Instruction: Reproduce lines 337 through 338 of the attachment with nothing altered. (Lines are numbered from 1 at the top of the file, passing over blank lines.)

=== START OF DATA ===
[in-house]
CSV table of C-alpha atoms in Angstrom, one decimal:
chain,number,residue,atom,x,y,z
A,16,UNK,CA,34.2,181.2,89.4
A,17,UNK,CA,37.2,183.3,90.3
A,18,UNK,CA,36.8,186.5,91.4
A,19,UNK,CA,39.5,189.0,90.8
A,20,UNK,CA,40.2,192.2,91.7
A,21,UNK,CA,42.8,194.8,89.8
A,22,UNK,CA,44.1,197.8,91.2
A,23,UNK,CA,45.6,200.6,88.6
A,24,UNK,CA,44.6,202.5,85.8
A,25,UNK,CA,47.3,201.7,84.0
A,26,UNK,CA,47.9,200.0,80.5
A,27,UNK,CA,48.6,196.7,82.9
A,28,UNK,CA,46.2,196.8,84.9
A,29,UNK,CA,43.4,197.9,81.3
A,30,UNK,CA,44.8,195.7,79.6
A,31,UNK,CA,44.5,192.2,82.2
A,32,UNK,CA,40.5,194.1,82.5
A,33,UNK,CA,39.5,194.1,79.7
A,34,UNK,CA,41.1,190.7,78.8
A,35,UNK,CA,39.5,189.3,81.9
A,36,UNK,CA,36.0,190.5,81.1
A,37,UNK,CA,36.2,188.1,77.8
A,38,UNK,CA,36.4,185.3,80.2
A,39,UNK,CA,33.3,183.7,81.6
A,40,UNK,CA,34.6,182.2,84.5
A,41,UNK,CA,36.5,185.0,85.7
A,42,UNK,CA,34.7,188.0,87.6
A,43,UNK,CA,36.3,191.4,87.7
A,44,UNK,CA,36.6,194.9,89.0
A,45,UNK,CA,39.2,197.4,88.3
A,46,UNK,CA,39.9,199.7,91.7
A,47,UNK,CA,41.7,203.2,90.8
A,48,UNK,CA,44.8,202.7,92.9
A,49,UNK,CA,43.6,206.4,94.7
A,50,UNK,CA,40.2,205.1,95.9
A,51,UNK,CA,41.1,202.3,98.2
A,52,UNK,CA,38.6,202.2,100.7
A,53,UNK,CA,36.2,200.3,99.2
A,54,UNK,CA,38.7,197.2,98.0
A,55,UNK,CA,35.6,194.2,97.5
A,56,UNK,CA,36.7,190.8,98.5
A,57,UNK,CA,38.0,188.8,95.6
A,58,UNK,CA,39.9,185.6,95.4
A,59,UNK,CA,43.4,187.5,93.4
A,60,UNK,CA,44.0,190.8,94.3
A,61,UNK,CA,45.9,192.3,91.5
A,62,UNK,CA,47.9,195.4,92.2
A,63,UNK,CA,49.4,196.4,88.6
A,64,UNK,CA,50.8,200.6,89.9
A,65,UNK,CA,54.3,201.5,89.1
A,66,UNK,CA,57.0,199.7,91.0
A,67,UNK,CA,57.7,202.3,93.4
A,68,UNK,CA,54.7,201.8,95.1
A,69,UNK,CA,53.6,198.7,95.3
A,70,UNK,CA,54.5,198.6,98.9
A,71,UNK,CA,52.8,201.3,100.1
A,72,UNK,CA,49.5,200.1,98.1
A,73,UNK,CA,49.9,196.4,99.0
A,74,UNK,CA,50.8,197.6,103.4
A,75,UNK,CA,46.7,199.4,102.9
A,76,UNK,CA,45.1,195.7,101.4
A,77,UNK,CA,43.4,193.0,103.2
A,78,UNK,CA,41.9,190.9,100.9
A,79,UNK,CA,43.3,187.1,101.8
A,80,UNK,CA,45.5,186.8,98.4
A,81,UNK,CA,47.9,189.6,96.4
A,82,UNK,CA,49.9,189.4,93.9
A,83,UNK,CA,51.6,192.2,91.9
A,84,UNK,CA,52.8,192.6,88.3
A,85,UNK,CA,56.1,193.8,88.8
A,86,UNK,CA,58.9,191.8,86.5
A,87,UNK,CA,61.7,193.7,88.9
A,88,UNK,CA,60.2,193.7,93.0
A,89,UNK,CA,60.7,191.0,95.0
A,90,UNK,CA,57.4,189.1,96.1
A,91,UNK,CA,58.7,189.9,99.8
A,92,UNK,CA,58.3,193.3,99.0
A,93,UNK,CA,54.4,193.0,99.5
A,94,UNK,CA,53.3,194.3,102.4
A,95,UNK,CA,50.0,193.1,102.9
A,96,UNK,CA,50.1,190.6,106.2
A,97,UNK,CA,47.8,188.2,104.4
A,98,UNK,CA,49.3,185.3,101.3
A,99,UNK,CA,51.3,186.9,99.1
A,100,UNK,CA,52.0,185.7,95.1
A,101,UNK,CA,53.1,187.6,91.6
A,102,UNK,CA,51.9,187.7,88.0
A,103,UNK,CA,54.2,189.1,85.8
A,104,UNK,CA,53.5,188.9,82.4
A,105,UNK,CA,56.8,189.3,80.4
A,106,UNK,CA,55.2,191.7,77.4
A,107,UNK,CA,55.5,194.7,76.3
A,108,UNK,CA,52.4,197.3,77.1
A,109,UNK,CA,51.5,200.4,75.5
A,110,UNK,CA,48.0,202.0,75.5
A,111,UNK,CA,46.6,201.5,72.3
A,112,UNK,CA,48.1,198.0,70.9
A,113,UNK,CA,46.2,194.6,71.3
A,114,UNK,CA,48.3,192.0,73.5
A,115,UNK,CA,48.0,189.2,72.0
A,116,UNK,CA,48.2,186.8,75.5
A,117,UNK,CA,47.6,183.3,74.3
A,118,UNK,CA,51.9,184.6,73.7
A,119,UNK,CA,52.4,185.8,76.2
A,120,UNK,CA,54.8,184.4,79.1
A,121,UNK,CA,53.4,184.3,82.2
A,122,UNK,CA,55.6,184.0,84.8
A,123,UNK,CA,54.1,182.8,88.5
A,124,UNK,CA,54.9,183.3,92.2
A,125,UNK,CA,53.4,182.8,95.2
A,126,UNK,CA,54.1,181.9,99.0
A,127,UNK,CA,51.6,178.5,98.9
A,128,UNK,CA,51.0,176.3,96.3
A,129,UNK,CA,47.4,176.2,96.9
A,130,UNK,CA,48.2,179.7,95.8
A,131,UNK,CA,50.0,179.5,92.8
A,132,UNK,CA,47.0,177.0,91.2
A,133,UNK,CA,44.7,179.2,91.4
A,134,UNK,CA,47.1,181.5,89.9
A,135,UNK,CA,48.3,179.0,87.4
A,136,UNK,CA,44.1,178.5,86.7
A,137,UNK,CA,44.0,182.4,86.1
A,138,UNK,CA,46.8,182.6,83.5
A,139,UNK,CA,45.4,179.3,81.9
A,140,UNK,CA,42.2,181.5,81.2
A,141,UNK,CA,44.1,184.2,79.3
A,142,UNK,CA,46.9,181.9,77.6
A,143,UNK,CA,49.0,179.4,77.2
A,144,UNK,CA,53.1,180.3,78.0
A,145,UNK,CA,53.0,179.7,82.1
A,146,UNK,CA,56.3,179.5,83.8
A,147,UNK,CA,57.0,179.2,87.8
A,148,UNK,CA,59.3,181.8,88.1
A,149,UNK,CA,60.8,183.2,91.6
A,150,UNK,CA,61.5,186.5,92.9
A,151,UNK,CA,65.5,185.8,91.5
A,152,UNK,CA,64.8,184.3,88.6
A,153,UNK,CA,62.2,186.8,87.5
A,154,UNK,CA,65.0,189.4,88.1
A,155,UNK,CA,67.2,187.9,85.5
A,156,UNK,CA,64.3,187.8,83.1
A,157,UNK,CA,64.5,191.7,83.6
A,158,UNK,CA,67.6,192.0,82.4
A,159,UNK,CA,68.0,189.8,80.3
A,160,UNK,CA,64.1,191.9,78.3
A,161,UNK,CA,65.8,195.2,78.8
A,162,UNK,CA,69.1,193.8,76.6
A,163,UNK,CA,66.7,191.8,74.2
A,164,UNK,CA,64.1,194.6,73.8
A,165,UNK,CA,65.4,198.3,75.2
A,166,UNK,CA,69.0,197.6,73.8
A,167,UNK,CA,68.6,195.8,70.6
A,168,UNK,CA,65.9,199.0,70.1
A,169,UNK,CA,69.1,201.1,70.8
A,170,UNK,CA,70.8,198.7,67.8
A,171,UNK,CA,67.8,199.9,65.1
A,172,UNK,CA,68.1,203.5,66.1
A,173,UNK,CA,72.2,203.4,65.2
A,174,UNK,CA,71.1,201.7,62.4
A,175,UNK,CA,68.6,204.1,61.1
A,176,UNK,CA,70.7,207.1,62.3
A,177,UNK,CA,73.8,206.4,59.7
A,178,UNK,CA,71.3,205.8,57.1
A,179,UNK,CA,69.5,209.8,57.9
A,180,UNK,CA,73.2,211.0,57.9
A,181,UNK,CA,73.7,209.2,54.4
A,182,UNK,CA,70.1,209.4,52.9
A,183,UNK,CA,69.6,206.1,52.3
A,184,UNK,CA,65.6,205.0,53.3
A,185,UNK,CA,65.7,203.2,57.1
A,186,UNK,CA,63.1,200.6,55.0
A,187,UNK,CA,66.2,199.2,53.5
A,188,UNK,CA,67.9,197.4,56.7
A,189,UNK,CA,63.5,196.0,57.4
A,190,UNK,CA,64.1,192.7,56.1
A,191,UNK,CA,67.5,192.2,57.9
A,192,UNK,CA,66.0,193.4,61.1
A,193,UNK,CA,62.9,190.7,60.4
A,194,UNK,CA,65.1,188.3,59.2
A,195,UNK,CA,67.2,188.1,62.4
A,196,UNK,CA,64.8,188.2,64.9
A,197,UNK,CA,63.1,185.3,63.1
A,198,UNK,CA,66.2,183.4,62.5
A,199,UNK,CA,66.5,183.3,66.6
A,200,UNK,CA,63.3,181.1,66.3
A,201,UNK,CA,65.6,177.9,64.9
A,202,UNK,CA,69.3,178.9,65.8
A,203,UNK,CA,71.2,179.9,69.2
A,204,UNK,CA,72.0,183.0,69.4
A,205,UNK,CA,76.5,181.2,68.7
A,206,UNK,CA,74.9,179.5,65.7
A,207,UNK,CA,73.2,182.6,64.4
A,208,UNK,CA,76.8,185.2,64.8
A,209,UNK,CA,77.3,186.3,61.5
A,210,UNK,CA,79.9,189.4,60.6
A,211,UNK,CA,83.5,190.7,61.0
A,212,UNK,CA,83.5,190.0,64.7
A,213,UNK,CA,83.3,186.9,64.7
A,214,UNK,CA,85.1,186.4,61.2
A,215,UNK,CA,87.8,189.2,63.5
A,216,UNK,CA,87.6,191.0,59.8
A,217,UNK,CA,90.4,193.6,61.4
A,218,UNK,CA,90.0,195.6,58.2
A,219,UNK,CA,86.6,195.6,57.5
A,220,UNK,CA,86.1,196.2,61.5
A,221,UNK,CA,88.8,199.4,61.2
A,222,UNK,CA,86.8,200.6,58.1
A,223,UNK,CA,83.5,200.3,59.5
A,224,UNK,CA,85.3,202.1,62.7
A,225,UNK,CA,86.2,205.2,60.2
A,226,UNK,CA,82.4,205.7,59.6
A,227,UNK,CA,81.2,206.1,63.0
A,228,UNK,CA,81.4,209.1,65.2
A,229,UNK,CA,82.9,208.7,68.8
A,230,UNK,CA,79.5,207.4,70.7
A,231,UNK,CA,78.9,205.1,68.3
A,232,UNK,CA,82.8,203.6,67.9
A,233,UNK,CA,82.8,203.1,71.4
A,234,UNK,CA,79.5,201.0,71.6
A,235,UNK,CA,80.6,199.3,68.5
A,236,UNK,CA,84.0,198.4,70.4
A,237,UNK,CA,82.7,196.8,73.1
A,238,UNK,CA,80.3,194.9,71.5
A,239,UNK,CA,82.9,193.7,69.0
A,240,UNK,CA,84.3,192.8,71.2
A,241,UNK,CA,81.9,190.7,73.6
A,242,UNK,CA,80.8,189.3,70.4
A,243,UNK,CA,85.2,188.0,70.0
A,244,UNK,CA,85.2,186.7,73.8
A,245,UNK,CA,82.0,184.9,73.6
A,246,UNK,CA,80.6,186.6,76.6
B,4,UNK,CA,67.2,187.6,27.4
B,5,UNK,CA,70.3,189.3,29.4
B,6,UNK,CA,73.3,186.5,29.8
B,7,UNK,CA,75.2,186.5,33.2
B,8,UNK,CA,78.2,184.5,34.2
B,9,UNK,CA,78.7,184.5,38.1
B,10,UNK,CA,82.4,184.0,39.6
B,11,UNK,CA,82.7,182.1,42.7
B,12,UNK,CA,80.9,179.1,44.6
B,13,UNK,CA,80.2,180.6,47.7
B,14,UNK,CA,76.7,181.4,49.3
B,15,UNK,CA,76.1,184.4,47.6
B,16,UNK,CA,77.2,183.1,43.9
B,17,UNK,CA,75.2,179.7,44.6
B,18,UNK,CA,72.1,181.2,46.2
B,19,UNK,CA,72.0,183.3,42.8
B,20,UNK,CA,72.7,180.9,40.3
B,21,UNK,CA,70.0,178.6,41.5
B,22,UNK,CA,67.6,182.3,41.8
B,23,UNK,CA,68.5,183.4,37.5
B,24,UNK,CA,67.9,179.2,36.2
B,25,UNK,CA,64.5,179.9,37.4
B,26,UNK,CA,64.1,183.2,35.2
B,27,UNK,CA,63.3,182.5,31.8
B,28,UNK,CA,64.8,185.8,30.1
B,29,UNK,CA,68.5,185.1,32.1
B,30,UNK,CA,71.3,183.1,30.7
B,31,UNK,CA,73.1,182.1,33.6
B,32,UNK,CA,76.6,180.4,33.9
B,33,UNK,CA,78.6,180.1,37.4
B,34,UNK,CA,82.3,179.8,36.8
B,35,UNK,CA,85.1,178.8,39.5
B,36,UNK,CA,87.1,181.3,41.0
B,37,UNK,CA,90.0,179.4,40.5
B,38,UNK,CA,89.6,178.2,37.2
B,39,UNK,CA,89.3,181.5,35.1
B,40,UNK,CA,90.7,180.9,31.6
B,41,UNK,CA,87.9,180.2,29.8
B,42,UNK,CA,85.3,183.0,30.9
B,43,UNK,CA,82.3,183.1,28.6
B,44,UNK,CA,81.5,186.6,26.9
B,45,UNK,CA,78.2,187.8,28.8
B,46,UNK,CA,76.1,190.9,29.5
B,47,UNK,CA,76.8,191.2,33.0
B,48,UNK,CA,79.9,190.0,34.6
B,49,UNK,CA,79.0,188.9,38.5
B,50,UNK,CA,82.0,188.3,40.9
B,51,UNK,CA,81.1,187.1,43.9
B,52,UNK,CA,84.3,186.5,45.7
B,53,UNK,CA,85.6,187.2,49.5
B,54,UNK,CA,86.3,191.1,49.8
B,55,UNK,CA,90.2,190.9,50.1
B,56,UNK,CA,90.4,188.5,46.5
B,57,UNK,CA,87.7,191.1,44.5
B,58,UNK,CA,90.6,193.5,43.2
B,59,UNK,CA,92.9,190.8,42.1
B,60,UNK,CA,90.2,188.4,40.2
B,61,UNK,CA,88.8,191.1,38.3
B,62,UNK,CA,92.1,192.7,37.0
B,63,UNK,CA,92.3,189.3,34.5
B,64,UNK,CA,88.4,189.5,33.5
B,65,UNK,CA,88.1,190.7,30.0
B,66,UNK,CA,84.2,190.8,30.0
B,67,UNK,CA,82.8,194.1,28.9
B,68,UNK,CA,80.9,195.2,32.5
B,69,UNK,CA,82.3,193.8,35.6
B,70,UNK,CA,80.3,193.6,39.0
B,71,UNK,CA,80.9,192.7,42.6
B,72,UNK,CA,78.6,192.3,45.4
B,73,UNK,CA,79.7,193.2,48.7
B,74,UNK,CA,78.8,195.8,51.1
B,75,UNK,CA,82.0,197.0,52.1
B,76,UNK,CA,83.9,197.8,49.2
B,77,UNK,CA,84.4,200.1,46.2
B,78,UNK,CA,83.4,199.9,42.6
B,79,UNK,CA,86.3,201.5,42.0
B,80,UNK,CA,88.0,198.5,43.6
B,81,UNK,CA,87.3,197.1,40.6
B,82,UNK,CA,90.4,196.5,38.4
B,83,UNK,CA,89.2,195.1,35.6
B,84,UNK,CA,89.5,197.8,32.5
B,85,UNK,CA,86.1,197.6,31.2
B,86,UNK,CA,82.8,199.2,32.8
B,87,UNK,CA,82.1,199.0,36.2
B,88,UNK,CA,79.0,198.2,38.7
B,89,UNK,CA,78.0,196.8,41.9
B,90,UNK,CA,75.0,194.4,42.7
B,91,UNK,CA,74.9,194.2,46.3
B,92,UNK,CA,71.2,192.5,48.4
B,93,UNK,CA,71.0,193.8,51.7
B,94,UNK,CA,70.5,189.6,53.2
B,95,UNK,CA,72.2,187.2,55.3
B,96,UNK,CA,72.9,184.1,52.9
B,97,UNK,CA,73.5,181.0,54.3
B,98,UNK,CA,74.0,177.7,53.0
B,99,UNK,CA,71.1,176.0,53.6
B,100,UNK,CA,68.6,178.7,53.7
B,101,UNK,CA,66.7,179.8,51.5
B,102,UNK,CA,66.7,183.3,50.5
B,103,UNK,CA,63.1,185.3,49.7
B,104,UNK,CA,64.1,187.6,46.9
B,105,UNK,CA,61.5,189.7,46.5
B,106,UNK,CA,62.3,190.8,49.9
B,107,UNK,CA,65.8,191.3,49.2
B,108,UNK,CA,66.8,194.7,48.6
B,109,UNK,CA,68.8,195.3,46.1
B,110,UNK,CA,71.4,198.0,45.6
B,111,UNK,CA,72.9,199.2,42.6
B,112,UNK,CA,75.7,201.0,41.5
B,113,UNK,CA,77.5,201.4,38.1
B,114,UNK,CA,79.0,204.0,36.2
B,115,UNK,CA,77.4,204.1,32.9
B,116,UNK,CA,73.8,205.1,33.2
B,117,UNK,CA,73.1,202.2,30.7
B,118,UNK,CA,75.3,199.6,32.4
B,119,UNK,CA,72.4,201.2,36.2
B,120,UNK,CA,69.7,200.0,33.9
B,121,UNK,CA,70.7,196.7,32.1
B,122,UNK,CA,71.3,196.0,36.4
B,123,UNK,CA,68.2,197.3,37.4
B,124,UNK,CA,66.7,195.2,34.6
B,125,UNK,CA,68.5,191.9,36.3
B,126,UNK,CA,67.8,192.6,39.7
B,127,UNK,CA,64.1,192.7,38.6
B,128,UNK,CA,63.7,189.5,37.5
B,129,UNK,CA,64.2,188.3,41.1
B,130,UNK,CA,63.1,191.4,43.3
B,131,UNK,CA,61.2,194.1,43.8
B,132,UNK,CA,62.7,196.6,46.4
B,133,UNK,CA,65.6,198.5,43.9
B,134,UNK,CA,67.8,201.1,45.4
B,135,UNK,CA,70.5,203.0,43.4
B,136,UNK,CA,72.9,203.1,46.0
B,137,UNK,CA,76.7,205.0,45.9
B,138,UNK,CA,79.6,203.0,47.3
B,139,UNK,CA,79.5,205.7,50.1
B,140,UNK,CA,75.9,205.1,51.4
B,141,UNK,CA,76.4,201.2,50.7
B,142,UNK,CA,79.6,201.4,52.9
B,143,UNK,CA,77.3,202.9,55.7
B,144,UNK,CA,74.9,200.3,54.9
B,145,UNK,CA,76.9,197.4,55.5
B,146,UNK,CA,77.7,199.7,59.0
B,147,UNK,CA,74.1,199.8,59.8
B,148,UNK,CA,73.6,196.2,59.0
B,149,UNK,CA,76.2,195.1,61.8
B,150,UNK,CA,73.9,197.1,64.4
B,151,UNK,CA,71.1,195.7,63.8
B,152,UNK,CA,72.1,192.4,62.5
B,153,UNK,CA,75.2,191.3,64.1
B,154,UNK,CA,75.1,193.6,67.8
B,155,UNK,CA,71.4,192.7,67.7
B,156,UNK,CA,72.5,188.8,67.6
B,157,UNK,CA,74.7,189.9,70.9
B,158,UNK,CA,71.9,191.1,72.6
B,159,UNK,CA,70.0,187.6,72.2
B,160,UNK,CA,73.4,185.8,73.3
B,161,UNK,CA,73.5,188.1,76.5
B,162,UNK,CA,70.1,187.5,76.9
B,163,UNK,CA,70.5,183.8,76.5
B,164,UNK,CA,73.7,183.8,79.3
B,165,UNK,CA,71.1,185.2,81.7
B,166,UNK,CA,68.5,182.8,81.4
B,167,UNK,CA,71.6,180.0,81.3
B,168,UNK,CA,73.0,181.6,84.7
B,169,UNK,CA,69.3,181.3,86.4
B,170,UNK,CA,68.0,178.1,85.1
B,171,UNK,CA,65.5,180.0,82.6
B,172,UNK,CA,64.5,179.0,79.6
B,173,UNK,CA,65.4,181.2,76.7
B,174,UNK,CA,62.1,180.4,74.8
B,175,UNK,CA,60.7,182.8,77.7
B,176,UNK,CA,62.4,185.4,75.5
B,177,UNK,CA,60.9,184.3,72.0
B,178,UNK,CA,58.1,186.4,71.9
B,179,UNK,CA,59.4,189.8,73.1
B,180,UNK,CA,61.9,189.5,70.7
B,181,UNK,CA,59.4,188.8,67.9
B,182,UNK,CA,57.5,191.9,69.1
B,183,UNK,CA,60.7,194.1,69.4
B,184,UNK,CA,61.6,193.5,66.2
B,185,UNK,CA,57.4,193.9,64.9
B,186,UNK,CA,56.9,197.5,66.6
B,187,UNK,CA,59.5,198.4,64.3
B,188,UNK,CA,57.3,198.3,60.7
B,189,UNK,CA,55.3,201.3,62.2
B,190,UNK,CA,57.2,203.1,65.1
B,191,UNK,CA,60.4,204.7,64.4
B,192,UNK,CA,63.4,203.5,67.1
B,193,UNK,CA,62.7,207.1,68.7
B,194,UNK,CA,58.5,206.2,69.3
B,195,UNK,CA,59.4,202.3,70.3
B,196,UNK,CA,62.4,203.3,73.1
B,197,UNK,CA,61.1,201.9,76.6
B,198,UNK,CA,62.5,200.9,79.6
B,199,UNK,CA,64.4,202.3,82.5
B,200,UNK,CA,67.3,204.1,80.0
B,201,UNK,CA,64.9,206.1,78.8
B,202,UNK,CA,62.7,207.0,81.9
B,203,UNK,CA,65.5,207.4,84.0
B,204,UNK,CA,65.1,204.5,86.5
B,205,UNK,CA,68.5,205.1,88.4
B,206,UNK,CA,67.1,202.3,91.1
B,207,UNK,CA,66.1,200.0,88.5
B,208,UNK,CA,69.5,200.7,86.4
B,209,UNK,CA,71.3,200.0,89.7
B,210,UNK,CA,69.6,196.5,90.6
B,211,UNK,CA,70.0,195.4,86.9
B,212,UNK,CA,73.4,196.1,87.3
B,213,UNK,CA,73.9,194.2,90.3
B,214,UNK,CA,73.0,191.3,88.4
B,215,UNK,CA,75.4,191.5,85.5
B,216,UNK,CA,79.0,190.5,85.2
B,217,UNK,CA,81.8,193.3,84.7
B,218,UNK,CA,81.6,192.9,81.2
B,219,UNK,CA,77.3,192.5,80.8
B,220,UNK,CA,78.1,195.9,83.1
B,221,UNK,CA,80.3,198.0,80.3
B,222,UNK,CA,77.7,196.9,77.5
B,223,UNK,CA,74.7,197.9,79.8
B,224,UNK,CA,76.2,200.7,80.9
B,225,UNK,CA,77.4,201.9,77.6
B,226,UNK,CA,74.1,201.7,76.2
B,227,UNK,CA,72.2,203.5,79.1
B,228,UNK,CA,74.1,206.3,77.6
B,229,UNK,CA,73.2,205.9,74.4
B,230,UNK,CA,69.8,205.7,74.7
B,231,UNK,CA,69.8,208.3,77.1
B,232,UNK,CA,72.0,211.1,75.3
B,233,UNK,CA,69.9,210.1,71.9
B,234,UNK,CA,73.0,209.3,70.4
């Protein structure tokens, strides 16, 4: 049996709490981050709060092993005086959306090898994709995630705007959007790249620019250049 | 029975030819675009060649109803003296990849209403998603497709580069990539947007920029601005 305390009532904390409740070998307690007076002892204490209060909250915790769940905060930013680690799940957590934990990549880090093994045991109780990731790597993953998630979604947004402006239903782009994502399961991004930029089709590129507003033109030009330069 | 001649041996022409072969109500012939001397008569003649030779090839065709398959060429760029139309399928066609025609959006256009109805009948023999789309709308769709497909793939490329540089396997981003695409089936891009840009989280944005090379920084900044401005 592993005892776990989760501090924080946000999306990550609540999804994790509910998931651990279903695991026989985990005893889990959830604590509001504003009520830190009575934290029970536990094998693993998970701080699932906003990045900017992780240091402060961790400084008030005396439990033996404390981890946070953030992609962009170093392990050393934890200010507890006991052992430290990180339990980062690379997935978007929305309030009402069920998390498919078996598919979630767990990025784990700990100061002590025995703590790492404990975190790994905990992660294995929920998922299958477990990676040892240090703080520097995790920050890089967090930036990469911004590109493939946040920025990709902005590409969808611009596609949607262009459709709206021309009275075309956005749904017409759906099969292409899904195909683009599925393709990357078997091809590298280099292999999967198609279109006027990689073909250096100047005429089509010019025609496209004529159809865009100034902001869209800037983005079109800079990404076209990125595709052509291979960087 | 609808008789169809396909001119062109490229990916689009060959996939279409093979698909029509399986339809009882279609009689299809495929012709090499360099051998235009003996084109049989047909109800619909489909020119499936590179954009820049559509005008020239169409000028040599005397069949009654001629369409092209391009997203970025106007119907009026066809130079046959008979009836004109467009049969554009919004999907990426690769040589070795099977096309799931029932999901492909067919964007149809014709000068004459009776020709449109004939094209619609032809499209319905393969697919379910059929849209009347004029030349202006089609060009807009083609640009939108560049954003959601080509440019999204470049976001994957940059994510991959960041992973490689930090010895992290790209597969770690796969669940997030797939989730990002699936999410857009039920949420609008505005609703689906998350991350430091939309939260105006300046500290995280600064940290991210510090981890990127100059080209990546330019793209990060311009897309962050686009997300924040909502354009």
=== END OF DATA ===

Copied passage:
B,106,UNK,CA,62.3,190.8,49.9
B,107,UNK,CA,65.8,191.3,49.2